The 2013 Texas Legislative session is well underway and already the landscape for craft beer has changed in a big way. Last Monday the Senate Committee on Business and Commerce announced an agreement between the Texas Craft Brewers Guild, Open The Taps and the Wholesale Beer Distributors of Texas (WBDT). The agreement drastically change the language of Senate Bills 515-518 and their house companions HB 1763-1766. The bills sought again to level the playing field between small and independent craft brewers and the national brands.
The Texas Craft Brewers Guild has introduced the package of bills that propose to allow Texas brewpubs the ability to distribute at off-site retail locations on their own or through a distributor, allow on-site sales at production breweries for on-site and off-site consumption and increase the amount of yearly production for ale and beer.
Currently brewpubs can on sell on-site and production breweries are allowed no on-site sales at all. Variations of these bills were introduced 2 years ago during the last session and never saw the light of day. With a lot of media exposure and pressure from groups like Open The Taps, the breweries had a lot of support this time around.
Discussions have gone on for the last two months, but hit a snag a few weeks ago, when State Senator John Corona introduced SB 639, a bill that would allow for Reach Back Pricing, the ability for prices to be set at the manufacturing level and likely raise beer prices all over Texas. Other components of the bill would end self-distribution for craft breweries, as well as relinquishing their ability to sell their distribution rights.
Corona has stated that SB 639 was introduced to take heat off of SB 515-518, thus preventing the Reach Back Pricing language from being introduced into those bills. With the WBDT a major supporter of Corona's many have questioned his true motives. Senator Corona then gave all parties until last Tuesday to reach an agreement or he would be willing to allow all the bills to die.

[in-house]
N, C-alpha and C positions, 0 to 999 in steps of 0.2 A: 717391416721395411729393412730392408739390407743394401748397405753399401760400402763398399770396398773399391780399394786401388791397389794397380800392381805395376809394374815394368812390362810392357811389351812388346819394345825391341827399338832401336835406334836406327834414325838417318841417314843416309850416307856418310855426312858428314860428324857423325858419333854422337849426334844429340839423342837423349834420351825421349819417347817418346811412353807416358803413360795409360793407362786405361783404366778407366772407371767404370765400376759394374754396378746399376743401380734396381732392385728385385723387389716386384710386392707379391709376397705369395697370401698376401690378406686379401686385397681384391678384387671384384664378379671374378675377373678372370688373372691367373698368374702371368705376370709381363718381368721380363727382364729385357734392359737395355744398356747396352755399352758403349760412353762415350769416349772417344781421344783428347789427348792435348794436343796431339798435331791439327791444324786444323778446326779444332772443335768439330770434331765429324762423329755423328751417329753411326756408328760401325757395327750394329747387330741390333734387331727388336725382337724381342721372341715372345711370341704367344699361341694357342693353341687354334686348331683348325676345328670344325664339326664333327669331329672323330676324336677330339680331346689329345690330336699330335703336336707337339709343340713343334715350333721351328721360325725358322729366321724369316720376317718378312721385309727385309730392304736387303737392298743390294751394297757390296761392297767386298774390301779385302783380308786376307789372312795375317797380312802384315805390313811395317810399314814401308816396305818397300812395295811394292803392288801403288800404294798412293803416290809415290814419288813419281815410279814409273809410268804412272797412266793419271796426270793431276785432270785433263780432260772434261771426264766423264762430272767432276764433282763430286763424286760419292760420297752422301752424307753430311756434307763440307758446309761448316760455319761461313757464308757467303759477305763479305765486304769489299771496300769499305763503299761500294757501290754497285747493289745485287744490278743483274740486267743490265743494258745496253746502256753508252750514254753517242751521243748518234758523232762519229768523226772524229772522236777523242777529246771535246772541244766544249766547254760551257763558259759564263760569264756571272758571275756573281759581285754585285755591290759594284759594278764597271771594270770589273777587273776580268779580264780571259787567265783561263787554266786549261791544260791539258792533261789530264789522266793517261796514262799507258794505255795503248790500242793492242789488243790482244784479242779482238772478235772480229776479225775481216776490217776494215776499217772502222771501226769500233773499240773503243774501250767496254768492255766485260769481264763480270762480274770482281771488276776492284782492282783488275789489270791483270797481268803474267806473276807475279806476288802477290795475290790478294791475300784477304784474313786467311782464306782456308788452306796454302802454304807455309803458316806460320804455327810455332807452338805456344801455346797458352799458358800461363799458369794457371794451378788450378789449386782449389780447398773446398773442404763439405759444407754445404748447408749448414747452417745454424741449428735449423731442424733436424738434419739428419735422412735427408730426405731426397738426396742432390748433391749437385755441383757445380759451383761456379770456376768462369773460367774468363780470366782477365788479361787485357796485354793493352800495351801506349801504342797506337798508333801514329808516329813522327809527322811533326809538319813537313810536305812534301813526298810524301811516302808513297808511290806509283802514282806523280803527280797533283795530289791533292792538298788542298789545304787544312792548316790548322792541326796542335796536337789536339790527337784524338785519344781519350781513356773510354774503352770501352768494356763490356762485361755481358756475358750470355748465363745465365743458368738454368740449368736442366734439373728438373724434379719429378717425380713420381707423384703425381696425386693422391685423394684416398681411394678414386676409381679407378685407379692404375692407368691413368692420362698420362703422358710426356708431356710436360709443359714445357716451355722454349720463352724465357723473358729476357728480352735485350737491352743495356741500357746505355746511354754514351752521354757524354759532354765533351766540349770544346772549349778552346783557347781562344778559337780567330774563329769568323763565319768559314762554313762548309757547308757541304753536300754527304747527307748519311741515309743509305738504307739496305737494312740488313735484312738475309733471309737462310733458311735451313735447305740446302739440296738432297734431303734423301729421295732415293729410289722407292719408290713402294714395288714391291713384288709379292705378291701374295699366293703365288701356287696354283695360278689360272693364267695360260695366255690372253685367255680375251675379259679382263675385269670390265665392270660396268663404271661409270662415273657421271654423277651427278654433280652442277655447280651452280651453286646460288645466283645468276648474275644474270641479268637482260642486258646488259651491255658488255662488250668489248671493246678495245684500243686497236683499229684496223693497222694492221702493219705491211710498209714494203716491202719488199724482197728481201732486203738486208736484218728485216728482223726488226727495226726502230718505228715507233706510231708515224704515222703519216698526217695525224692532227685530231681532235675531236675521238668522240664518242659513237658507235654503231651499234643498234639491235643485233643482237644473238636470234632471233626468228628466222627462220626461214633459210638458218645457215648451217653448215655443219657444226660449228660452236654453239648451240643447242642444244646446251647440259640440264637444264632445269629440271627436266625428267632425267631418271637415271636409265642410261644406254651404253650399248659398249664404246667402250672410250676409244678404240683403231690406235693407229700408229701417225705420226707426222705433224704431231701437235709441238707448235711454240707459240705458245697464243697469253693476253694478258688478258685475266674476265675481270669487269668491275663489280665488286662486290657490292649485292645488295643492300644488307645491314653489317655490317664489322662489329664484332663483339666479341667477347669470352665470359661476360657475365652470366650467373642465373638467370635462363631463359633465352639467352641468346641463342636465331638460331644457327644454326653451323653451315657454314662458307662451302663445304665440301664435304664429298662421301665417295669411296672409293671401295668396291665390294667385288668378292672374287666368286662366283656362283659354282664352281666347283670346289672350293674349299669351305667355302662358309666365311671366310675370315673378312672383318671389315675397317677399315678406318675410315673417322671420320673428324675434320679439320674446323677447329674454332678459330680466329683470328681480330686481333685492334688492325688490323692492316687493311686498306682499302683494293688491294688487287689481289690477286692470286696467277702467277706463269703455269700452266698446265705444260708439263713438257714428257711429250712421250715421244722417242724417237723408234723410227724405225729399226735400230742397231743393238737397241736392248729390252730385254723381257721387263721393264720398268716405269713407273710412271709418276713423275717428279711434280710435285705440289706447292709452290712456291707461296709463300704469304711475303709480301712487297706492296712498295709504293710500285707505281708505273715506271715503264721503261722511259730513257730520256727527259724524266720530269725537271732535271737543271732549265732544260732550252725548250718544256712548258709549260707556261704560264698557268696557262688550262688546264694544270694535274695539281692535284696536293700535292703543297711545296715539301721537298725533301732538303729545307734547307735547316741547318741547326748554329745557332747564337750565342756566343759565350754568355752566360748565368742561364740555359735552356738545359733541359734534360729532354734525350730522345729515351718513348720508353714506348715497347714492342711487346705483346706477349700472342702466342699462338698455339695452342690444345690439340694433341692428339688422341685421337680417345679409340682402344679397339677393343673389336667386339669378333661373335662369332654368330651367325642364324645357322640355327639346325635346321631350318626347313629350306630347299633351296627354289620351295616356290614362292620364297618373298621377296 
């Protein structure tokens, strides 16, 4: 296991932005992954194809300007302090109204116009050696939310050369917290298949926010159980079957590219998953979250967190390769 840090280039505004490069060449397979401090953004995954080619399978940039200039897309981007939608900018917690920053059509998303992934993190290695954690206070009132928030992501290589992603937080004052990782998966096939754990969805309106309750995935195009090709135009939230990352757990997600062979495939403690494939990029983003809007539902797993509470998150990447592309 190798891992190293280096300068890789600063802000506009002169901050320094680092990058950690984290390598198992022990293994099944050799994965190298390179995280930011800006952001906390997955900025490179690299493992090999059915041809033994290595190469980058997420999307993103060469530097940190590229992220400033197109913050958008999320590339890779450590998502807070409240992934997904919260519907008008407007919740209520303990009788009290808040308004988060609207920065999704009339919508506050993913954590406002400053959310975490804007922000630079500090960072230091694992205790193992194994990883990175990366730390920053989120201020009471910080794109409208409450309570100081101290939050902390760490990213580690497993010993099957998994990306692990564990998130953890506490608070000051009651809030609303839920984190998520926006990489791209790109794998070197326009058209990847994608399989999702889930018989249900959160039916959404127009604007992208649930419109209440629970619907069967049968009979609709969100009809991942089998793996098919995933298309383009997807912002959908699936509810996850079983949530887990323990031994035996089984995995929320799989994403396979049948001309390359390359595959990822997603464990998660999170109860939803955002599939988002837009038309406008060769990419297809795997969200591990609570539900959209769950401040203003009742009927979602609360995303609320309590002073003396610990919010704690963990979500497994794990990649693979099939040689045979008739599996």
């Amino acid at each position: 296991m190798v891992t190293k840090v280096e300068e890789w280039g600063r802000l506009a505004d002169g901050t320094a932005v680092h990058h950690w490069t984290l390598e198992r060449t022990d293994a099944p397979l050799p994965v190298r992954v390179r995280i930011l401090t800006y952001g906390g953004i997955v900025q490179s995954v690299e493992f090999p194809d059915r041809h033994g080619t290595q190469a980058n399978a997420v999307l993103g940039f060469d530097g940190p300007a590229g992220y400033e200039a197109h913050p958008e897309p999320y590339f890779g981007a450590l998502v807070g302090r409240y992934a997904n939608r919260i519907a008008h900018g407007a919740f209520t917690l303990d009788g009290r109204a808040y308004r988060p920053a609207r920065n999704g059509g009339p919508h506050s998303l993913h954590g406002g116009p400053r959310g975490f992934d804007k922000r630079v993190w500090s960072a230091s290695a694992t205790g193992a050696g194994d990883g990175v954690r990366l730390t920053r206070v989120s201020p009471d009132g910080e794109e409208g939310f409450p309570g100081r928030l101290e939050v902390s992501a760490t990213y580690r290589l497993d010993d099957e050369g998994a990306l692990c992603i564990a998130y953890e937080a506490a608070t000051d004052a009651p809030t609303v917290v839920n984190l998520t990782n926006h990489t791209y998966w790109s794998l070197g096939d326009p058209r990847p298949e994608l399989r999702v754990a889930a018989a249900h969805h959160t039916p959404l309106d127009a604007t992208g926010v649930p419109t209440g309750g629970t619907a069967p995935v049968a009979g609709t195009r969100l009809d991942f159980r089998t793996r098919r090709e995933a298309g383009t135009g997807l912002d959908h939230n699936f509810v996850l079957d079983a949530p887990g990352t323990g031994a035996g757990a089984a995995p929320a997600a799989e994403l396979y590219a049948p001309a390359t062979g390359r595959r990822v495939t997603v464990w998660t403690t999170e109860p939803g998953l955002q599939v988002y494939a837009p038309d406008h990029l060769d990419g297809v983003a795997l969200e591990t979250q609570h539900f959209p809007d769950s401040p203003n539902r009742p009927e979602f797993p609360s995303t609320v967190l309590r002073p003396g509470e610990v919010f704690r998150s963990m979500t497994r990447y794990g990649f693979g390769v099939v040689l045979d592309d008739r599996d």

Last Monday, an agreement was reached, but with much of the language in each bill changed. Here's a recap:
- Brewpubs would be allowed to produce up to 10,000 barrels, up from the current 5,000.
- Brewpubs would be allowed to sell to wholesale distributors.
- Brewpubs that sell just alcoholic beverages made on-premise can self-distribute up to 1,000 barrels each year. They are still allowed to carry guest taps.
Of note, is that if a brewpub sells only beer and wine they can self-distribute, but if they serve spirits as well, they will only be able to sell to a distributor.
SB 516 and 517
- Craft breweries with an annual production of 125,000 barrels or less can purchase a $250 distributing permit to self-distribute up to 40,000 barrels.
Currently only the Spoetzel brewery, producers of Shiner, ABInbev and MillerCoors produce more than 125,000 in Texas. Many are nowhere close to this amount.
- Production breweries with an annual production of 125,000 barrels or less can sell up to 5,000 barrels on-site each year for on-site consumption.
Production breweries will still be bared from on-site sales for off-site consumption.
- Allows for the ability of one distributor to sell their territorial rights to another distributor.
- Makes the sale of territorial distribution rights by breweries to distributors illegal, thus putting into law a practice that has been vague for years.
- Prohibits Reach Back Pricing, but still allows set prices as the wish, but they can not take into consideration what the distributor would charge a retailer.
- Allows for agreements between distributors and breweries that would allow for things such as kickbacks and money from advertising and promotions.